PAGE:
The Bluebird Effect—Not Just Another Nature Book

The Bluebird Effect, by Julie Zickefoose

Maybe birding results from having a “collection gene.” (At least a bird collection—aka a “life list”—doesn’t take up any space on a shelf, and as a bonus, it never needs dusting.) I don’t just collect birds, I seem to also accumulate books. Like many birders I have a shelf full of delightful books, each chronicling the nature experiences of an author. From a Victorian lady’s garden journal to the a thin volume exploring the seasons of the north woods, I can immerse myself in the great outdoors from the comfort of my favorite chair.

I have to admit, however, that many of these books work equally well as sleeping pills. Reading detailed descriptions of the weeds on someone’s farm just doesn’t generate the page-turning anticipation of a good adventure story.

When I heard that Julie Zickefoose had published a book about birds, I was rather ho-hum about the whole deal. Another nature book? Yawn. But after the fifth person in as many days waxed eloquent about The Bluebird Effect and strongly encouraged me to read it, I began to think there might be more to this particular story.

I had no idea.

Who knew you could write an exciting nature book? I actually stayed up late reading chapter after chapter.  What would happen to the male bluebird? You mean there’s something good about starlings? Could the Rose-breasted Grosbeak nestling be nursed back to health? In a series of beautifully written stories, Zickefoose draws us in, opens our eyes, and leaves us wanting more.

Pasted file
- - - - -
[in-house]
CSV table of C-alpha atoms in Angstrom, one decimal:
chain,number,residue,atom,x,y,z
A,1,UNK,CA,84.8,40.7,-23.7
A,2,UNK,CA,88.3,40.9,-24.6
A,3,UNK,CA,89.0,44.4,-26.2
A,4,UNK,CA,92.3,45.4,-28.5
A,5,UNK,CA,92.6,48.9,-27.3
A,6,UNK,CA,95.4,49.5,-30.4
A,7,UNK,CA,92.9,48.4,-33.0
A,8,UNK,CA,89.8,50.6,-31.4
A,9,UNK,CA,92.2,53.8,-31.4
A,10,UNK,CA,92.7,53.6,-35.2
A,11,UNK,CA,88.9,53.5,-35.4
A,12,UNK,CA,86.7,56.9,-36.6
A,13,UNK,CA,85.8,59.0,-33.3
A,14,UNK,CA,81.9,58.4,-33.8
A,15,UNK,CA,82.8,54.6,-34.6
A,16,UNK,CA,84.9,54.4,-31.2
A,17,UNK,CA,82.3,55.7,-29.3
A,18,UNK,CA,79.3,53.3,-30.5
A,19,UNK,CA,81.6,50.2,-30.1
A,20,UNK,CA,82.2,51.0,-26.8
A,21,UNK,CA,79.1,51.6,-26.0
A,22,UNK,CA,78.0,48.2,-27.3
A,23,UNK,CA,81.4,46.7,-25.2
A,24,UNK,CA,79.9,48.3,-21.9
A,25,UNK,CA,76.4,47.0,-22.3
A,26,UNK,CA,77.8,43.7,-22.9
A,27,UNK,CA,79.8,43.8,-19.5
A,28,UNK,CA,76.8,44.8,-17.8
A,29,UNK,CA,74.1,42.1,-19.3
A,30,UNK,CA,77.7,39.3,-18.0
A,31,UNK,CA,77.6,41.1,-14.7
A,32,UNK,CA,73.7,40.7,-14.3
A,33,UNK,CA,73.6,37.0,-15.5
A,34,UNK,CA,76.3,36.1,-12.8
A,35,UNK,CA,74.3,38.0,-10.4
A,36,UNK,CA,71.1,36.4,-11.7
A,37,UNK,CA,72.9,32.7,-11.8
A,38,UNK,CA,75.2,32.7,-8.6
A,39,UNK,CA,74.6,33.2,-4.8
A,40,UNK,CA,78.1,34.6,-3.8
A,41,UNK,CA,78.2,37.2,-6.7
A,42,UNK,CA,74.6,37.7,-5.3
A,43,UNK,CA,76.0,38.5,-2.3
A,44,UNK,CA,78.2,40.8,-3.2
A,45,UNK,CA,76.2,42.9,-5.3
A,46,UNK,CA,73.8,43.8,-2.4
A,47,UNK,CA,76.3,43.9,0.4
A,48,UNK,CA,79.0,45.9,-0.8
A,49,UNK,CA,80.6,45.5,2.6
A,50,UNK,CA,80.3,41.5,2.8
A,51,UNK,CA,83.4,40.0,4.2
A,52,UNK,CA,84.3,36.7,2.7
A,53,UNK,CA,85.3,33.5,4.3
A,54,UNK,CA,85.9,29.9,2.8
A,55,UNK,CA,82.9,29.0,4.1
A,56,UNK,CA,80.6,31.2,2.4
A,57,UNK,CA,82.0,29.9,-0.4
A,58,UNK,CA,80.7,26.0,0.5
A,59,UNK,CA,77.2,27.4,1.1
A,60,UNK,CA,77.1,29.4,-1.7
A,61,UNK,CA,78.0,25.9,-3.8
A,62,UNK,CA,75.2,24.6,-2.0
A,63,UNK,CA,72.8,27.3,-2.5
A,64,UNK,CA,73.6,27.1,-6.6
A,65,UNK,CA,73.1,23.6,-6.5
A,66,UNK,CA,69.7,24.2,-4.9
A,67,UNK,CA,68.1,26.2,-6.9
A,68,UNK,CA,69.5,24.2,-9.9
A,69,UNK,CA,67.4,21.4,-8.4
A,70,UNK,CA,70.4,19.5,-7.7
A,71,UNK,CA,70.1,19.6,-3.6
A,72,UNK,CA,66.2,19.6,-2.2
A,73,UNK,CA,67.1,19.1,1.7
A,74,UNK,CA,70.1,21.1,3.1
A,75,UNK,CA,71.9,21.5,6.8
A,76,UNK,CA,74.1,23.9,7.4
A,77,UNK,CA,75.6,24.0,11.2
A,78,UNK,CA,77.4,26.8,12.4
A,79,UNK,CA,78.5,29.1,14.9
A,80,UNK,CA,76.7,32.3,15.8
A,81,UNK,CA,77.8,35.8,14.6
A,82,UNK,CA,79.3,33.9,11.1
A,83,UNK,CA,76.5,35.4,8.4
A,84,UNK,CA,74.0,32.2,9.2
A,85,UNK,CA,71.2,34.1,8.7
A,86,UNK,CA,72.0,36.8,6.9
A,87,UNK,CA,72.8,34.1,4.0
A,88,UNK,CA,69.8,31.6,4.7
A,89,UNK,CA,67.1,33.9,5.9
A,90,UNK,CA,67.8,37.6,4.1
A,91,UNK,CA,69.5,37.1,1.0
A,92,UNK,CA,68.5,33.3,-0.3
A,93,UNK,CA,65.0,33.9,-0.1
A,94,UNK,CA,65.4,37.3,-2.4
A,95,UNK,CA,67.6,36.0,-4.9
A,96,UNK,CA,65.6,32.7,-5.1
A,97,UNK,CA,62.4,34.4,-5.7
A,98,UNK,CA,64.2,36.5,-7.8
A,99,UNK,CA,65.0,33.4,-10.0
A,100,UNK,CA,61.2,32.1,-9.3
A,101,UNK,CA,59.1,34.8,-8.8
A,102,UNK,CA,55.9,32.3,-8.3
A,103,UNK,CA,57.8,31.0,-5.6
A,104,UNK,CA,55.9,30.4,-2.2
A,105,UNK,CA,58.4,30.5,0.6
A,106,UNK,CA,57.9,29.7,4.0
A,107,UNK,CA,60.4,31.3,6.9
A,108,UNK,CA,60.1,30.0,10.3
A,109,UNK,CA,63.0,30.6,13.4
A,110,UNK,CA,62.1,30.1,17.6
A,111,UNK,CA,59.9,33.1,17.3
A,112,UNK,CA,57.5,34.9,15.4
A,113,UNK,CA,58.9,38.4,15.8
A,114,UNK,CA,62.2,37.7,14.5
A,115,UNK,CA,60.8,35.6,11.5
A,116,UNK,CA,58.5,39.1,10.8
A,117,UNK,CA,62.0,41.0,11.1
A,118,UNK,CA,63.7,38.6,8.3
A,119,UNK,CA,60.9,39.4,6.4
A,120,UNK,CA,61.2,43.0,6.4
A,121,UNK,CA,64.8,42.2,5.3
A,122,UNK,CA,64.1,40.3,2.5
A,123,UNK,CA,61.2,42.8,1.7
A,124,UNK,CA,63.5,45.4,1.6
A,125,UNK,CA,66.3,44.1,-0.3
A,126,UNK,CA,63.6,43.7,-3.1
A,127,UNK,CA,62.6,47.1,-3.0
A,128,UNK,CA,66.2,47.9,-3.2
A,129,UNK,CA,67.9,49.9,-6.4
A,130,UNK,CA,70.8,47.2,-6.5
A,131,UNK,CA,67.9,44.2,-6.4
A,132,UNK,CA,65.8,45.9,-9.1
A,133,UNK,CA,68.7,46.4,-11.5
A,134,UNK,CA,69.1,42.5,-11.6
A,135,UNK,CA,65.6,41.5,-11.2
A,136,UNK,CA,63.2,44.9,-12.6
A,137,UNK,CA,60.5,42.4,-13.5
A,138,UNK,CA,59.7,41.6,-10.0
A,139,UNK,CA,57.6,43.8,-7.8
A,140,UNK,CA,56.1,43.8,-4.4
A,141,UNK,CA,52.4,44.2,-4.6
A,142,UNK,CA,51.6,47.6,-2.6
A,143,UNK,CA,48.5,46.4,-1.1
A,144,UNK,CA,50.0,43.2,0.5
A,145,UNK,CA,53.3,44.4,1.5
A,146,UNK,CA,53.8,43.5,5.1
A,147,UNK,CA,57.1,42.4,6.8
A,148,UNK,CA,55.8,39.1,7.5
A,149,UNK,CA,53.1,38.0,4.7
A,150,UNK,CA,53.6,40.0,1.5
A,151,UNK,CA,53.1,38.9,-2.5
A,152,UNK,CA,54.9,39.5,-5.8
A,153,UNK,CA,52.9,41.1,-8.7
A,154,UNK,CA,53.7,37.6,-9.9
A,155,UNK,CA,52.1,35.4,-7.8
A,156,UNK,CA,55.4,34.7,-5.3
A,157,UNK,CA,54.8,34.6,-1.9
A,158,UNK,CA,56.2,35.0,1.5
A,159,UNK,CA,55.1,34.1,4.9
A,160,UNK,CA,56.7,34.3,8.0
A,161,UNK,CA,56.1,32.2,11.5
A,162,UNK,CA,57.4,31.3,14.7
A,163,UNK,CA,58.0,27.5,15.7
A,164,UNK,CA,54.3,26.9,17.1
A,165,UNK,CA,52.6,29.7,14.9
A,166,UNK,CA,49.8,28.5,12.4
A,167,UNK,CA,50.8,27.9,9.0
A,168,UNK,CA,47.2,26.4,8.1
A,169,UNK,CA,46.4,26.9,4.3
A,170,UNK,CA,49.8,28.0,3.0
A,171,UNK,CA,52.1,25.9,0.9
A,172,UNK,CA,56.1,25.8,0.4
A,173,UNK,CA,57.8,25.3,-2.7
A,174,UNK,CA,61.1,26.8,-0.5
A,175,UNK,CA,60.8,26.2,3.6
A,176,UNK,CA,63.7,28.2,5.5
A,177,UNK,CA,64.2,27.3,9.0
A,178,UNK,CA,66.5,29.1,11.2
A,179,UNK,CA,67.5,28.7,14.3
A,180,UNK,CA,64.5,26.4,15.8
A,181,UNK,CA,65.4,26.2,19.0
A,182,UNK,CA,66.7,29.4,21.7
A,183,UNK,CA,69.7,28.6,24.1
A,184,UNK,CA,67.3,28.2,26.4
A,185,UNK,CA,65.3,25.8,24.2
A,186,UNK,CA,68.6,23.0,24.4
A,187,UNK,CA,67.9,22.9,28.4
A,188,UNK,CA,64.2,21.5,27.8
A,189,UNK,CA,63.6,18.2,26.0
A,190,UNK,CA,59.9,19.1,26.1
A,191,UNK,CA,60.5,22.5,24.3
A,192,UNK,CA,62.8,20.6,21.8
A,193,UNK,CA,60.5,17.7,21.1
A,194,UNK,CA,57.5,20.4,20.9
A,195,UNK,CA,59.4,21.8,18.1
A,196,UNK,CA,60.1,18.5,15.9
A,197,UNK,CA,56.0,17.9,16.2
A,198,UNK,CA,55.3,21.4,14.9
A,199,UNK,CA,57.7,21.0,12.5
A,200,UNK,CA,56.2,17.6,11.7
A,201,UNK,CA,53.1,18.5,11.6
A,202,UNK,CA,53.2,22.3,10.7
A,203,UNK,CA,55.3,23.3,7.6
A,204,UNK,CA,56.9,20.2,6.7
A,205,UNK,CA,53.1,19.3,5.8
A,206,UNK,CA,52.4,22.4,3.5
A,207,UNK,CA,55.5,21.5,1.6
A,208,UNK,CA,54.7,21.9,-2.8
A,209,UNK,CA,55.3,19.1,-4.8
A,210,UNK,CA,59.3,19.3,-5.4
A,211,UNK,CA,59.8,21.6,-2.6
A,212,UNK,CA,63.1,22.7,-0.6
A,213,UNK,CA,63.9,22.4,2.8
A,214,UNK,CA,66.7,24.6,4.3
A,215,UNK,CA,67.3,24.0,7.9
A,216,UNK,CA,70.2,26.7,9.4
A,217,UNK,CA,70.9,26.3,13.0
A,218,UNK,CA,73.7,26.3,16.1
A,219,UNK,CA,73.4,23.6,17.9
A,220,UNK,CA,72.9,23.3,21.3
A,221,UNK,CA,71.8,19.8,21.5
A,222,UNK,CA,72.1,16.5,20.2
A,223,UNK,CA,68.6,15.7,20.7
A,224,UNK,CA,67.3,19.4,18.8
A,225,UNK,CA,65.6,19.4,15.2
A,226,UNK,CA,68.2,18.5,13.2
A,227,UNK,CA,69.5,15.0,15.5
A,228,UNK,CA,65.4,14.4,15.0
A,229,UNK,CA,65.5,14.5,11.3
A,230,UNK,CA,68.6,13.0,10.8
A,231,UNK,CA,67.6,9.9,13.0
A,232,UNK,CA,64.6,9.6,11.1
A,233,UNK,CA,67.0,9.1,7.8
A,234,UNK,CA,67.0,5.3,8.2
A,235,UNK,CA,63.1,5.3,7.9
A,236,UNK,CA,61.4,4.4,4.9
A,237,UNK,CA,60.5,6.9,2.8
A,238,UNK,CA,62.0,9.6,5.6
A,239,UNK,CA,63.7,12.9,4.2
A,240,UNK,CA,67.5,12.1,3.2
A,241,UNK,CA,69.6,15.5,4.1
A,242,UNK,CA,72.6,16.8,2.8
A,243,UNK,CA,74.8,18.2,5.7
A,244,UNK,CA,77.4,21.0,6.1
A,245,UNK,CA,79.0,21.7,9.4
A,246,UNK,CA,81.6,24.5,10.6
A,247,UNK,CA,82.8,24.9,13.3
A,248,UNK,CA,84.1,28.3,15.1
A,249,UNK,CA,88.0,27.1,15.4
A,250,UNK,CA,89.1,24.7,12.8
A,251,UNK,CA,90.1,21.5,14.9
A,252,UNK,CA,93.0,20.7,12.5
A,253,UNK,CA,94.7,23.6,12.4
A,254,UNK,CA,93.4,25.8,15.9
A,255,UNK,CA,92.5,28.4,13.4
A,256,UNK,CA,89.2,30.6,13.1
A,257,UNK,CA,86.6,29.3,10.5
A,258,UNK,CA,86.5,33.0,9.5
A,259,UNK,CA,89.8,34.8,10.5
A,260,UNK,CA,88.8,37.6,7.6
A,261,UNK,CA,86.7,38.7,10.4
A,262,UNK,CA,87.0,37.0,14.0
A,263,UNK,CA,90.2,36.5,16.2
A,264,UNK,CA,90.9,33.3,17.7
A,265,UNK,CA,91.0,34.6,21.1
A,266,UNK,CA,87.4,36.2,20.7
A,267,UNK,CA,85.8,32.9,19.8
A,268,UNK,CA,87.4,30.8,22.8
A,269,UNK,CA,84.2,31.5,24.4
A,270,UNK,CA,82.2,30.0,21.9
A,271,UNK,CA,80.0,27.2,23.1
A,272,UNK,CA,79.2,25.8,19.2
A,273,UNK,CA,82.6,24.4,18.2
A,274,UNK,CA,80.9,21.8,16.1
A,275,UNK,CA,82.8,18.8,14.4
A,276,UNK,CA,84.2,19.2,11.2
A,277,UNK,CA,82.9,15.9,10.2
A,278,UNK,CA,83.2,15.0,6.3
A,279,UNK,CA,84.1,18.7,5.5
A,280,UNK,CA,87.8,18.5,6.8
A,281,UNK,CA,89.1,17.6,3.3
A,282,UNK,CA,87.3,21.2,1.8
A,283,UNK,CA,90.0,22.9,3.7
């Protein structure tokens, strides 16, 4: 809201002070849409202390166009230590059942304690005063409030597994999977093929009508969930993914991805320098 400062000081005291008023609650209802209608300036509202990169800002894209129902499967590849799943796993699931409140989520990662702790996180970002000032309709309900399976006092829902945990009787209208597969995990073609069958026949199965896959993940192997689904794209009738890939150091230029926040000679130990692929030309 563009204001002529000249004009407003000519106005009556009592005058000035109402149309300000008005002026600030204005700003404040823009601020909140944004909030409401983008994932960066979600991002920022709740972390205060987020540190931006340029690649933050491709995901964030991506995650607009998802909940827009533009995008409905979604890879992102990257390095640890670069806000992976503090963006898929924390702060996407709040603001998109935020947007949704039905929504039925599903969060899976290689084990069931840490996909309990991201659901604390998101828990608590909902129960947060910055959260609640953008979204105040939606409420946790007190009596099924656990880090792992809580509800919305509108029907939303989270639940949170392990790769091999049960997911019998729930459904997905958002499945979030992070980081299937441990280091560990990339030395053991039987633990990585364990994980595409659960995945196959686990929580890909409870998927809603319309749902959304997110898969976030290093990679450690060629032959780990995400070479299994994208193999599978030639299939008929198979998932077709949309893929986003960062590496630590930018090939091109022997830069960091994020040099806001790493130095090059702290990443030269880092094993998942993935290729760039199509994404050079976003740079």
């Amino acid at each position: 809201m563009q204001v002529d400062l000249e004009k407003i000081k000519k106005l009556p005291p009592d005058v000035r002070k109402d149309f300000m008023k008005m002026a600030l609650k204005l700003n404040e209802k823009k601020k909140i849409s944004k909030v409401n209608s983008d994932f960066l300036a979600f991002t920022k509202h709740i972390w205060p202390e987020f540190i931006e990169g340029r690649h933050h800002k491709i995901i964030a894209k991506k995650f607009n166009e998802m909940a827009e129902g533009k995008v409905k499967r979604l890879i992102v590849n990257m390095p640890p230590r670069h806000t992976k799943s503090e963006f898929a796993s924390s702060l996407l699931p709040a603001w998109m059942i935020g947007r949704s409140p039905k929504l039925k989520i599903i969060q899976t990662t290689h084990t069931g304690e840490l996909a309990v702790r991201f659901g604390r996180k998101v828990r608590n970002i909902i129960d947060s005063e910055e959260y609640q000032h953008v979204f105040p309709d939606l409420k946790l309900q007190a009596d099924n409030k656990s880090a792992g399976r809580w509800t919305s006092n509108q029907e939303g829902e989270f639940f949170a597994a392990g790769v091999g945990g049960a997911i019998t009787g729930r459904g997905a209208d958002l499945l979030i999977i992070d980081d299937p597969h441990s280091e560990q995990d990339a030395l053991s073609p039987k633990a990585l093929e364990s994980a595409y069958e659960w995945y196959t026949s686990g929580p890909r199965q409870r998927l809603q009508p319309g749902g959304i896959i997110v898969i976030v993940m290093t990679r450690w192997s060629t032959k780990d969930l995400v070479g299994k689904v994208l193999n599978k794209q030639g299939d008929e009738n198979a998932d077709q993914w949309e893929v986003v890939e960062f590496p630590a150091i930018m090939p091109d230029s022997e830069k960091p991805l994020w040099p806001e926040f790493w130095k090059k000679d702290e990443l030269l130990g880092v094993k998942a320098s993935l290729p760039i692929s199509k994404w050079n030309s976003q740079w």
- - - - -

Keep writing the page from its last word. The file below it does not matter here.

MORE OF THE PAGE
Then there are her illustrations. Zickefoose is already highly regarded for her incredible sketches and watercolor paintings. She lavishes her work on this book; the reader is treated to a new illustration every time you turn a page. I’d recommend this book for the illustrations alone.

If you enjoy books about nature, you will absolutely love this book. Even if nature isn’t your favorite genre, you will love this book. Anyone who enjoys birds, anyone who sees beauty in God’s creation, anyone who appreciates fine artwork, or even a well-written phrase—this book is for you. I guarantee you’ll take as much pleasure in reading it as I did.

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One Response to The Bluebird Effect—Not Just Another Nature Book

  1. Carey says:

    You got me. I am off to see if the library has this. (and I hope you have picked up a copy of Once Upon a Flock by now….really fun read)

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